• egotrip

      Hmm… interesting. Thanks for the link, Matt.

    • SunnyMeadowz

      Extra P has long been my favorite producer in the game. Loved it a couple months ago when Mr. Walt said LP was the original Dilla; really glad to see that ‘God Is Love Flip’ made the list. I have to totally agree with Paul when he says he cries when he listens to how Jay flipped that gem.

    • http://avantgarde1.bandcamp.com Avant-Garde

      That beat for the last one that you guys posted the Jay song for was originally used for a common joint i’m pretty sure.

    • egotrip

      We’ll defer to the Dilla experts on that one. Tho we maybe should have noted that it also apparently appears as a (beat tape?) instrumental – Dilla’s “Marvin & the Fam.”

    • Ian1362

      surprised he didn’t pick the full flip of that God Is Love track on Be, a lot more vocal whines in that than the stripped down version Electronica used

    • http://avantgarde1.bandcamp.com Avant-Garde

      I can dig it just saying as far as a song with vocals over it you can refer back to 2005′s “Be”

    • keatso

      That version of “world dont stop” is one of the biggest casualties of sample clearance issue

    • http://www.soundcloud.com/pro9het ProphetNine

      ‘Common – Love Is’ is the original beat for ‘Jay Electronica’s Renaissance Man’, Dilla produced it for the ‘Be’ album.

    • http://tytyindustries.com Tyrone Fuller

      stop snitchin’!!!!!

    • egotrip

      Dag, how could we forget – yes, “Love Is,” of course.

    • http://www.goodrecordsnyc.com Jonny

      My favorite one of these yet! So ill.

      I’ve always loved that AZ joint.

    • http://toiletries.wordpress.com hudson

      Wow, I never knew the break for the Jussumen Remix. I’ve had that Tjader-Ade LP for years and never spotted that.

      Also, the version of Marvin’s God Is Love was on the B-side of the What’s Going On 45: http://www.discogs.com/Marvin-Gaye-Whats-Going-On/release/1788298 (it’s now a bonus track on the What’s Going On CD).

      Massive respect to the Extra P – a bonafide monster of hip hop music.

    • egotrip

      Yeah, we slept on that Tjader joint too. It’s also on the Tjader Plays Burt Bacharach LP. So sick.

    • GoldenTrophy

      Lage Pro made an error, SpunkBigga did the AZ track he put up not Buckwild.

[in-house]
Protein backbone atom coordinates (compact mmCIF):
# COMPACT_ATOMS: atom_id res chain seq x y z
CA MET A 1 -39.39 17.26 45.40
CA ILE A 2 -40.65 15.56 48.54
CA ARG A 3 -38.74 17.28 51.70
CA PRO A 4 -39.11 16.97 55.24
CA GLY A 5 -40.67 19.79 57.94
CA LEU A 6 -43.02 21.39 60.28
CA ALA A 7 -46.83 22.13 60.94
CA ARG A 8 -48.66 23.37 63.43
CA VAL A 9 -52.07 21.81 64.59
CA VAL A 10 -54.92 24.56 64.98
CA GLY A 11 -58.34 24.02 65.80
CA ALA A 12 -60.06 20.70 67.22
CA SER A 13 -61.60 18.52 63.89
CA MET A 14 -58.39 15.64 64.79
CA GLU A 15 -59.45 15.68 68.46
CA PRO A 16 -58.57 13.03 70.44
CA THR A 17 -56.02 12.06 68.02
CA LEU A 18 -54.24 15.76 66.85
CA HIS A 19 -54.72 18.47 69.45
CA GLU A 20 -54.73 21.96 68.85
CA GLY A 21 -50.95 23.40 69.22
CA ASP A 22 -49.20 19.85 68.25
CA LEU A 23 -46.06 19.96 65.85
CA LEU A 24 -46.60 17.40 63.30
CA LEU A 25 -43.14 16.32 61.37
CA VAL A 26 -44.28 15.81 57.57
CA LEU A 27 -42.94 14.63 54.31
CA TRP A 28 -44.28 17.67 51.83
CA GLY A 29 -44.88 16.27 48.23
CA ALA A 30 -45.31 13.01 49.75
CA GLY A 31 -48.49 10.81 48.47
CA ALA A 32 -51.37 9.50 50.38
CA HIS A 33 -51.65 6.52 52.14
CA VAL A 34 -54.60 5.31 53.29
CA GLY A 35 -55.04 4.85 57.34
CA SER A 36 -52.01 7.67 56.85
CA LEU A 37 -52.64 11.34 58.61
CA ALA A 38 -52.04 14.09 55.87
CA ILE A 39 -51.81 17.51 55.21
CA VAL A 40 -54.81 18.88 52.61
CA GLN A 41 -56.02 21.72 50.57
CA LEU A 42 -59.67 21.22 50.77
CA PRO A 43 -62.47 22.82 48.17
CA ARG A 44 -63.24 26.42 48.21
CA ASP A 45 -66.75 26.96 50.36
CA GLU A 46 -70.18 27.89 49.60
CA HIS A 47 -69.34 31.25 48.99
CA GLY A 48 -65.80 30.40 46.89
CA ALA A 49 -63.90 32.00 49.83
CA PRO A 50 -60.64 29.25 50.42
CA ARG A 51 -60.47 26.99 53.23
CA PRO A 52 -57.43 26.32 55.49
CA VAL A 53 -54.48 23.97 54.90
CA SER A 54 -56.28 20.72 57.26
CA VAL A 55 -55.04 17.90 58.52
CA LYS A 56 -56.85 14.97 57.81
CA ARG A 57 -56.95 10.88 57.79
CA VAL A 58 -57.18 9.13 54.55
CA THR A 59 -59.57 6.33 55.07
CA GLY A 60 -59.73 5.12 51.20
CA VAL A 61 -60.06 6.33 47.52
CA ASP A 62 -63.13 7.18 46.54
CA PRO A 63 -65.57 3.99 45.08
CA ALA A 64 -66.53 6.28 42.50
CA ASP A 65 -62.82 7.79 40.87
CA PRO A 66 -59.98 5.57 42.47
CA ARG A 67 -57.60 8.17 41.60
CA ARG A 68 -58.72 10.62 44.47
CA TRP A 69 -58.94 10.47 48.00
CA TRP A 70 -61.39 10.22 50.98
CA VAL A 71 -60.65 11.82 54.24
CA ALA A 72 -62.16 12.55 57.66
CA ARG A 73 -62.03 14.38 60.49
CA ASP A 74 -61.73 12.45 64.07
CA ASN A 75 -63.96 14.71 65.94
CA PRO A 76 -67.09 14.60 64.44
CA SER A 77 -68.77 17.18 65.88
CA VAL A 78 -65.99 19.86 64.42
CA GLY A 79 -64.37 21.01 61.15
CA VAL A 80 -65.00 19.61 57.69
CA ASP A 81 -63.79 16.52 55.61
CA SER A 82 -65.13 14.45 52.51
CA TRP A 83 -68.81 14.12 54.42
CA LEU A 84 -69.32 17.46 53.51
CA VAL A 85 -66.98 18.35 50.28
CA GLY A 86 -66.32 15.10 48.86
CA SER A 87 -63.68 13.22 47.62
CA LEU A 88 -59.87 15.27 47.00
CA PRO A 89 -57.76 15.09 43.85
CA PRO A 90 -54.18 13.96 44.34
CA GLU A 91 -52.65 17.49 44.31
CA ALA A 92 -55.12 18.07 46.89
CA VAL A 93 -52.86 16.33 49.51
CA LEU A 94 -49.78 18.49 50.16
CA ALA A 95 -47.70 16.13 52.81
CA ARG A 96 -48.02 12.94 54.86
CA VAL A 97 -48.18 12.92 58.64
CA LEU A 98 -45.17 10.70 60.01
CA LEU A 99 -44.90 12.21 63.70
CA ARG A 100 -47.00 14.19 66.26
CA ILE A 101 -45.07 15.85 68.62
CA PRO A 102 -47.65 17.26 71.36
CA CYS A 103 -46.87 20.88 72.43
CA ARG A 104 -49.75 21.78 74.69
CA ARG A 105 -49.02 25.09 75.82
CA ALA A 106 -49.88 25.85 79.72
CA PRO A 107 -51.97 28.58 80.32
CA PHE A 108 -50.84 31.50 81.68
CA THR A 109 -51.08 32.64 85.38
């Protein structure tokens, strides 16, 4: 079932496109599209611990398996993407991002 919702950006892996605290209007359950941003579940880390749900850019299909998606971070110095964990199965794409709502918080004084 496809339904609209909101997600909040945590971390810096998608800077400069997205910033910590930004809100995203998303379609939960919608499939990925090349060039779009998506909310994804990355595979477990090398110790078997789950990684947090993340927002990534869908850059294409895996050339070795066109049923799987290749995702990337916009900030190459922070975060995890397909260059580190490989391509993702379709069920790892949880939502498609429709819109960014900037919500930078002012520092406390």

• oskamadison

      For some reason, I always thought Ski did that original version of “Your World Don’t Stop”. Learn something new every day. Extra P, simply one of the greats. Next up: Pete Rock.

    • oskamadison

      I forgot: Paul C. did catch more than a few bodies with “Give The Drummer Some” (and “Do The James”.) If he wouldn’t have gotten murked, we’d be talkin’ about dude the way we talk about Marley Marl. Imagine those beat battles between him and Dilla…

    • oskamadison

      Got Extra P to come through, that’s what’s up!! I always liked that Shawty Lo joint too but I never even knew that was a sample. AND I had that Mandrill record for YEARS and didn’t know that was on there. I got sonned, lol. For some reason, I always thought Ski did that original version of “Your World Don’t Stop”. Learn somthing new every day. Paul C. was a monster indeed. If he was still alive, we’d be talkin’ about him the way we talk about Marley Marl. Imagine those beat battles between him and Dilla.

    • oskamadison

      My bad for posting that three times. I thought it didn’t go through…

    • egotrip

      All good, Oska. Glad you dug the post. More good ones on the way…

    • Godzilla Jr.

      Anybody saying that sampling isn’t an art is misguided. I can’t hear the sample on #’s 2 & 3 for the life of me.

    • http://www.bestdjsoftware.net/ DJ Software

      Knew these samples from time back but great hearing P’s knowledge and history.

    • hughphug

      loving it man, you need to drop these more often, this is why i live

    • tonytone

      ExtraP=one of the greatest to do it.
      great list…i love that shook ones finally made it to light! genius!
      the nas is the king of disco-ing is pure brilliance too. wow. biz’ voice needs to get sampled more

    • http://www.DJJS1.BLOGSPOT.com DJ JS-1

      “Large Pro changed my life…” – great post… meeting him, conversing with him, and working with him are 3 of my personal fav moments in my hiphop career… and btw PAUL C is the man!!! shame what happened…

    • z

      amazing articles